I understand Bigelow's inflatable storage room is being used (presumably for expendable equipment) and doing well. I wouldn't be too surprised if they wind up sending up some real storage space based on the existing one. The falcon 9 (in recovery mode) can handle the mass of most of the Salyut space stations, although I don't know if they would fit in the fairing. Finding a justification to put a new Salyut in space after seeing the ISS in operation for decades is another story.
  8. wumpus

    NASA SLS/Orion/Payloads

    A lot would come down to how much control NASA had over the design of Shuttle-C vs. the Senate. While SLS may have be designed by the Senate, the Shuttle was more or less a tight fit for a plethora of government requirements. I doubt NASA would be allowed to build the Shuttle-C without it morphing into the SLS.
  9. wumpus

    NASA SLS/Orion/Payloads

    You left out the JWST. Presumably that will advance science, but it has been devouring NASA's budget for years. I can't see Shuttle C having less developmental costs than the SLS. On the other hand, if the shuttle was an ongoing program, you wouldn't have to throw *so* much pork at the shuttle suppliers.
  10. No finds? Archeologists have determined the layout of viking burial ships by locating rust deposits and determining that there had to be nails (and thus planks) in those positions. I guess nobody bothered to sink a trireme anywhere one could be dug up. Then again, I'm not sure triremes used nails...
  11. Except that is more or less how modern manufacturing "build to print" really works. The details you won't find anywhere in a single engine (you might get an approximation using all 5) are the tolerances, and certainly excess slop isn't something you can tolerate in a Saturn V. The other catch is that most of a Saturn V were effectively custom made, so that a single tolerance factor wouldn't be enough. All the other components were adjusted by hand to build a single engine, so you would have to know "WHY" each part has certain dimensions (and the notes by the guys who did this are lost). I'd expect you could copy a Falcon 9 using straightforward copy and use all 9 (plus vacuum) engines to determine tolerances, then make good guesses on the rest. PS: Until some time in the 1990s NASA had 3 copies of all their records during roughly the Apollo era (may have included Gemini). They decided that such redundancy was unnecessary and gave two of them away. The University of Maryland got one of the copies, so if you want to see what's there (and what's missing) you could try College Park, Maryland (presumably NASA's copy isn't in the US archives, also on the UMD campus).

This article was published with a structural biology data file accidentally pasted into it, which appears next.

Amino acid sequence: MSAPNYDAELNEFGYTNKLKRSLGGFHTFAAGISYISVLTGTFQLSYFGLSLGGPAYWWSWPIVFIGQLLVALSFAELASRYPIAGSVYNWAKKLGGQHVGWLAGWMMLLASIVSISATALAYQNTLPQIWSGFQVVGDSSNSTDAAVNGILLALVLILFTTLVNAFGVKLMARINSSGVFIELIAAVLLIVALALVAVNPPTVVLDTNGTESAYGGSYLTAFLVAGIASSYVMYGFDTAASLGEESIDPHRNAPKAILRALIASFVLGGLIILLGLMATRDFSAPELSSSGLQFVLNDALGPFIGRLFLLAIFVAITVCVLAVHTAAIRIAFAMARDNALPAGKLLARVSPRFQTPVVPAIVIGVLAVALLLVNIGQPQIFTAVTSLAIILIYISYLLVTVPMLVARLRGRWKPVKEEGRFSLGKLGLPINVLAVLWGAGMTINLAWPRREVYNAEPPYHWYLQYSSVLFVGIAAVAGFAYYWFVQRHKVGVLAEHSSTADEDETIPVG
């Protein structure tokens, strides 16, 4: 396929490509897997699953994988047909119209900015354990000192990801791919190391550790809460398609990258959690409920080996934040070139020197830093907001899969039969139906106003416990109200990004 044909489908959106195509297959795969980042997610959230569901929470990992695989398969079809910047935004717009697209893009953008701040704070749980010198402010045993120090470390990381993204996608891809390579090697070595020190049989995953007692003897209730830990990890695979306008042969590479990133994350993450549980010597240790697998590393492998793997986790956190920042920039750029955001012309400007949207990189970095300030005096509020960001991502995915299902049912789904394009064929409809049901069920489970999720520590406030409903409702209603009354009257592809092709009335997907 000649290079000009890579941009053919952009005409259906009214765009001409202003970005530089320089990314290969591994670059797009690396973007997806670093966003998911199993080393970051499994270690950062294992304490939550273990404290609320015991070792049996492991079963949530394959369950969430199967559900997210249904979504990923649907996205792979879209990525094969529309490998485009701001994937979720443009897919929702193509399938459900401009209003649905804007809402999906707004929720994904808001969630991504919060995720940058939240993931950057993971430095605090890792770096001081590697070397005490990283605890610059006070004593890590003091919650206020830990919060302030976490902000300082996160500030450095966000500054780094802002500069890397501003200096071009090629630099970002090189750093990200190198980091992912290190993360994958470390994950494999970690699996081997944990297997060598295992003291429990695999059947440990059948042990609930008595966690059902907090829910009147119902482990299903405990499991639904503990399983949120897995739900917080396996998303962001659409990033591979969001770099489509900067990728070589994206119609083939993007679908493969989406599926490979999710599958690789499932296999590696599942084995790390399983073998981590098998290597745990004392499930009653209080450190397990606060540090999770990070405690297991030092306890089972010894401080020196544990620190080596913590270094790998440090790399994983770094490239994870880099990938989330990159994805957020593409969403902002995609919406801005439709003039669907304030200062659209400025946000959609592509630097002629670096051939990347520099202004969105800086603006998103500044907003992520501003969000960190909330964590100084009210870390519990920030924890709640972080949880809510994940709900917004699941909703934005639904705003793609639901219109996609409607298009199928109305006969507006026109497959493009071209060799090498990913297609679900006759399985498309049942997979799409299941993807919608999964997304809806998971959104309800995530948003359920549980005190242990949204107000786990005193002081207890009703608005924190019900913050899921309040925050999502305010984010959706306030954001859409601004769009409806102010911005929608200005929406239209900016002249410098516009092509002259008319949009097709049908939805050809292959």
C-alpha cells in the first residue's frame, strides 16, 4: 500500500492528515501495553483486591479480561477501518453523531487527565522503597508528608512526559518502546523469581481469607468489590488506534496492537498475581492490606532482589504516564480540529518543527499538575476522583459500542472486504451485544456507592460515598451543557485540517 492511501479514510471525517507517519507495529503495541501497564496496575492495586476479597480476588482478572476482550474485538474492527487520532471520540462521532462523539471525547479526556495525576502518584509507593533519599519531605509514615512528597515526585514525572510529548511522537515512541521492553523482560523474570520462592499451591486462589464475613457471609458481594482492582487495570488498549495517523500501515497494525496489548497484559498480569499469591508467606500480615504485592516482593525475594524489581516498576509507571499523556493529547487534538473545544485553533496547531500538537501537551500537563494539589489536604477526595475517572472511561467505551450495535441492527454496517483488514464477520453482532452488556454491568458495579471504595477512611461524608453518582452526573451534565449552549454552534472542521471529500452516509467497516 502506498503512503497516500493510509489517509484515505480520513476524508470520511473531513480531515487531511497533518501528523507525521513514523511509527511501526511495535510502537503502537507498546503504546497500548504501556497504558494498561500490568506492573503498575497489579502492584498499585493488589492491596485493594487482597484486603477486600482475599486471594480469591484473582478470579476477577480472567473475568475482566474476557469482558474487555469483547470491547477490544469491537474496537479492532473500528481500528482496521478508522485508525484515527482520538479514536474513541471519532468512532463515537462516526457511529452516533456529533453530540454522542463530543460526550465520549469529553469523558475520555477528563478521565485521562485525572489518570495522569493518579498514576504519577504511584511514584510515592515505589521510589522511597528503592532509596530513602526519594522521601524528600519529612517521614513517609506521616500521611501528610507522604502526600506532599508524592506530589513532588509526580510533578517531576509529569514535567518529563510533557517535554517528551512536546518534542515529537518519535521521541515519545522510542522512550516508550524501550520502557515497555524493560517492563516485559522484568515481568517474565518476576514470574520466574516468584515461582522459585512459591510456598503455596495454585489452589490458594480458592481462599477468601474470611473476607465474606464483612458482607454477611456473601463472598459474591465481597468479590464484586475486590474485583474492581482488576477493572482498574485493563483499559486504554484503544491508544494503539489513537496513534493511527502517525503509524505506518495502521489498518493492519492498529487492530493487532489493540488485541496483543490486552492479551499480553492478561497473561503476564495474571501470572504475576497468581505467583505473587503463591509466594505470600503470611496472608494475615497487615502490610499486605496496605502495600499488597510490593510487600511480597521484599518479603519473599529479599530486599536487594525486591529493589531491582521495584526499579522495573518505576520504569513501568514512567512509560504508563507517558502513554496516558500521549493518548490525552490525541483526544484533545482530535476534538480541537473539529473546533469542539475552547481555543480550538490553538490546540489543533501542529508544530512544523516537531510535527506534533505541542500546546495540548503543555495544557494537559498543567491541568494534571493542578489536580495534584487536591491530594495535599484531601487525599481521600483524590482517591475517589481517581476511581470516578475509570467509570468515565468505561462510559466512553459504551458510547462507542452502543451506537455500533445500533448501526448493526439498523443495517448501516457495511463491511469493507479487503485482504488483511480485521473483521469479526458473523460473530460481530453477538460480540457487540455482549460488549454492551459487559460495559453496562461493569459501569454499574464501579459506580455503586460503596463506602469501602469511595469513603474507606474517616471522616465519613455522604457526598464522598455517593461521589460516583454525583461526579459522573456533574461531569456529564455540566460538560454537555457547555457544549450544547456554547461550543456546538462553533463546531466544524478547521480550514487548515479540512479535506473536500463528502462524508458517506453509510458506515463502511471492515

12. NASA did exactly that to test it as an option for SLS (or one of its earlier names). https://arstechnica.com/science/2013/04/how-nasa-brought-the-monstrous-f-1-moon-rocket-back-to-life/ Lots of 3d printing replacing lost welding techniques, and I'm sure the controls were modernized as well. I think by the 1980s NASA could no longer launch their remaining Saturn V rockets (I think there is one outside at KSC) due to fine details of the countdown that people no longer remembered, retired, died, or simply couldn't do the process fast enough (and might only get one try). There's a certain mentality that seeps through ISO-9000 procedures that ignores the issue that lots of technology is in the people who do the actual manufacture of the device. Ignore this at your peril. Also from a historical perspective technology *IS* infrastructure. If you can't buy 1960s MIL-SPEC parts, you can't build a Saturn V to the original NASA bill of materials. And you are probably better off replacing much of the materials with modern ones (asbestos heat shields might work better, but they also could kill your workers).
  13. wumpus

    Longest loading time (due to mods)

    Not very long (only really need Kerbal Engineer, if the others break with an update I don't rush to replace them). I remember >20 minute load times using my old (1981) Atari 400 with [audio] cassette loader/recorder (this was for 24k-32k games, small things could be done in a tolerable 1-5 minutes). I don't want to go back to that.
  14. My understanding was that the known size of the "black zones" only increased, as simulation after simulation of those aborts continued to fail.
  15. wumpus

    How does software "work"?

    hello world.c compiles to 6,704 bytes on my Linux installation. That's a lot better than what I remember, but still a lot compared to what it took on DOS assembler (of course, I think the smallest non-zero file has to take up at least 4096 bytes, thanks to disk sectors. Filesystems may require even larger minimums). Of course, a decade or two ago people might have considered assembler for large projects. C seems to be heading the same direction. C++ might as well, but probably more for security reasons than "no apparent improvement for all the extra difficulty".